Sorry it’s been a while. We are on half term and yesterday was my birthday.
We did a few things yesterday and one of them was to go round a garden centre – I needed some more coriander and dill (both had bolted) and while I was there, I also picked up some hyssop, chervil and basil (Greek, Genovese and Black).
I also wanted to tackle the bed nearest the kitchen door, which has a hideous slug / creeping yellow buttercup problem. I ended up getting another sea holly, six marigolds, two petunias (one black, one purple and white) and some thing I can’t remember the name of. It is quite possible the slugs will eat the petunias but maybe they won’t.
Before I planted all that out, I sprayed the creeping yellow buttercup with some noxious weedkiller. Then I had an attack of guilt and became I had killed the entire bed. So I got the hose out and watered the whole bed down. Then I did what I did last time and dug the yellow buttercup out with my hand fork.
One thing I did notice when I was planting the new sea holly is that there seemed to be three little sea holly plants already in the bed. I will be amazed if they are actually sea holly plants (because plants I like don’t tend to reproduce, only ones I hate – like the yellow buttercup). However, I have moved them (one to the middle of this bed and two to another bed) and will see how they do.
I love marigolds but was always convinced that they would clash with all my other flowers. However, I am past caring. As long as the bastard slugs don’t eat them, I will be happy enough. The pelargoniums have only just started to recover.
My kind husband also got me another cold frame (because, once I repotted my foxglove seedlings, I didn’t have room for them all. Then the slugs ate most of the ones outside the cold frame). I got some yellow foxglove seeds and sowed them in a tray with normal compost. I’m not sure how they’ll do – there were only about 65 seeds in the packet (the packets of ordinary foxglove seeds have about 1,500 in there) but I hope that two or three will come through. I’ve never seen a yellow foxglove.
A while ago, my husband’s mum got me a marvellous book, RSPB Gardening for Wildlife. It is super handy and has lovely pictures. I still refer to it quite often. Anyway, if you are looking for this sort of thing, I recommend that you get a copy.
For my birthday this year, she got me this:
This is very exciting. All the different sections are meant to house different insects (mason bees, ladybirds, butterflies, green lacewings, digger wasps and wild bees). My children helped to decide where it should go (facing south, above knee height and out of the wind and rain); luckily, we had just the spot by the rose garden. Also, as my children are Not Allowed to go in the rose garden, it might mean that anything that chooses to live there will escape poking. They can see it though so I hope that we get some visitors over the winter.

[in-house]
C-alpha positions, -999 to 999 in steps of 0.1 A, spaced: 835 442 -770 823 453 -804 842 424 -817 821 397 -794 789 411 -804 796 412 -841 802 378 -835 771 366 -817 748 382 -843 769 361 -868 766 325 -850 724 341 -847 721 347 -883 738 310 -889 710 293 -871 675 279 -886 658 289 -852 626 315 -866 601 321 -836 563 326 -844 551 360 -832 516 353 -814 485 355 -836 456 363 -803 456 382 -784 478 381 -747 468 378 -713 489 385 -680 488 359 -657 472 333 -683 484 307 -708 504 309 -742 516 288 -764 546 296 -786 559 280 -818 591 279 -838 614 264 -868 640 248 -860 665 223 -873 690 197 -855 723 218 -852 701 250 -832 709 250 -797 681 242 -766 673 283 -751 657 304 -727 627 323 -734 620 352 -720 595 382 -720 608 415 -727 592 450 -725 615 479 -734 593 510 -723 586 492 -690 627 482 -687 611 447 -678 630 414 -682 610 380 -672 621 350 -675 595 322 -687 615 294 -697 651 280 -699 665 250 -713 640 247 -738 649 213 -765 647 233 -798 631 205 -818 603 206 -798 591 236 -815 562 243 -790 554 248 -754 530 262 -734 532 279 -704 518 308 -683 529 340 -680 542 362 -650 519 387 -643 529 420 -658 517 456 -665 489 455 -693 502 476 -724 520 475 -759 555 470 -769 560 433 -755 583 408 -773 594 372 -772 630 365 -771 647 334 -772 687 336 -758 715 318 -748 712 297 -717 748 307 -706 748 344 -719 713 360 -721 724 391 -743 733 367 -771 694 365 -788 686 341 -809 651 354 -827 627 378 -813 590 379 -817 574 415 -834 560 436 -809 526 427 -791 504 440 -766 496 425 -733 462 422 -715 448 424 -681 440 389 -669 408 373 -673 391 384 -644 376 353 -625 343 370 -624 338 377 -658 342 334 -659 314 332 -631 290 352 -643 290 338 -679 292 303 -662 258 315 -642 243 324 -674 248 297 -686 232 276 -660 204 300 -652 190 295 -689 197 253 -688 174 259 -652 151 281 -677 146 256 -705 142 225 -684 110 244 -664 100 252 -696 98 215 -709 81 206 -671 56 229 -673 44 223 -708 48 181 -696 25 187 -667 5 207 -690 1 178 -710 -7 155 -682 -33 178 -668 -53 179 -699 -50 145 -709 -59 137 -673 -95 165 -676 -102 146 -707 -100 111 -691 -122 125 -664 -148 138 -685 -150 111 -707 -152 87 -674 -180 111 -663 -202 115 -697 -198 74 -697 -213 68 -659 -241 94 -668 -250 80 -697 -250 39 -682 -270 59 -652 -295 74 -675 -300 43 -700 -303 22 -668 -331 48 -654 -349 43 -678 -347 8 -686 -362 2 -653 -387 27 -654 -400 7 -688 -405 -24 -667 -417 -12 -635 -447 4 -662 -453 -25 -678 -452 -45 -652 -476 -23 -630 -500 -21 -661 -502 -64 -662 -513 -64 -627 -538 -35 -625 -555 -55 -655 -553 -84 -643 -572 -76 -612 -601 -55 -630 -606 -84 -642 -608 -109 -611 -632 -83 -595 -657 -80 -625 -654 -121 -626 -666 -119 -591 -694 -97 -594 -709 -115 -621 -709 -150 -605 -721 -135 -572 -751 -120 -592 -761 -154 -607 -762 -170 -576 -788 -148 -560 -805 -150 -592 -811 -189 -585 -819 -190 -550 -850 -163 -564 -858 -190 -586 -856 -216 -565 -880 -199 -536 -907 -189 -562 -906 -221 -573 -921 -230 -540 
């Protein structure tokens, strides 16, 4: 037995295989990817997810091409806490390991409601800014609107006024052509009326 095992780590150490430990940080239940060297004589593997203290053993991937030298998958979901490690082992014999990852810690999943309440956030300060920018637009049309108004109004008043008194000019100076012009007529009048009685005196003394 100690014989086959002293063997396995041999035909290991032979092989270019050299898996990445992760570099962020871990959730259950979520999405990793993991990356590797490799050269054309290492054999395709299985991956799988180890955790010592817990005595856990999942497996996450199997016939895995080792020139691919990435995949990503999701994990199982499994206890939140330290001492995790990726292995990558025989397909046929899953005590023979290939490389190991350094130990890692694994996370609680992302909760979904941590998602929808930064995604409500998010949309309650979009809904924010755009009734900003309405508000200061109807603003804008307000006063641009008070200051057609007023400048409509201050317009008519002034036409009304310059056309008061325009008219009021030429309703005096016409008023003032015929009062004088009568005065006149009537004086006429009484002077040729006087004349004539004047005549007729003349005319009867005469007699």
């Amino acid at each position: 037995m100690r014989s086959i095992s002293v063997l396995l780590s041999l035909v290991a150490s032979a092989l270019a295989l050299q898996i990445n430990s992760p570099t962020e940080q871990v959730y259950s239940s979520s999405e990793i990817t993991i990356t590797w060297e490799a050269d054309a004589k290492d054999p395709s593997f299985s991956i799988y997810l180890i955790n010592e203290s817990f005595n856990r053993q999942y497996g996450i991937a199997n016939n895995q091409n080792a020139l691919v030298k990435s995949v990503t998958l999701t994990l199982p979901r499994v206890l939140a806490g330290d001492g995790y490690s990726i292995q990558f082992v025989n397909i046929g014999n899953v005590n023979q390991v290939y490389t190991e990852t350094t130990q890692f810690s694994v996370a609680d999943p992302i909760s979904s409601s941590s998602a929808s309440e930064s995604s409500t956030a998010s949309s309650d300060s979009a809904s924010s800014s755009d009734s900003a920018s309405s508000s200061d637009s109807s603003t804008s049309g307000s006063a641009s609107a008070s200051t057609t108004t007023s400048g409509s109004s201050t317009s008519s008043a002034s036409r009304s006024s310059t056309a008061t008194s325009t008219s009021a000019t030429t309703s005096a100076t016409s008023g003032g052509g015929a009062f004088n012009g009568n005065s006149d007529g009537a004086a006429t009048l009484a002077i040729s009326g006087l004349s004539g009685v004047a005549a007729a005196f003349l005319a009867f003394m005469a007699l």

I’ve been having a poke around in the wildflower meadow. I took some nice photos with my husband’s camera but haven’t downloaded them yet – in the meantime, here are some taken with my iPhone.
Could the tall, blue plant be tufted vetch? I didn’t think that got to be particularly tall but these are quite a bit taller than my foxgloves.
On one of the plants, I noticed this.
I have no idea what it is – I had thought a beetle but it’s actually a blob covered in other blobs. Is something cool going to hatch out of it?
In another patch of the garden, I noticed a load of what looks like white rosebay willowherb. I know that this attracts Elephant Hawkmoths but I must admit that I’ve been pulling a few out as they’d rather surrounded my hydrangeas and I really want my hydrangeas to survive (thrive? flower?). I understand that the willowherbs tend to be quite invasive so I’m sure there are enough left for the moths.
Today is my birthday so this will be a short post. There may or may not be a post tomorrow, depending on whether I have a hangover.
The other day I weeded my window box and it looks so much better. For some reason, I can’t put the picture in my media library so you will have to take my word for it. However, here is a picture of someone else’s window box and it is even better.
Since I love them, also have some pictures of some roses from Gibson Square.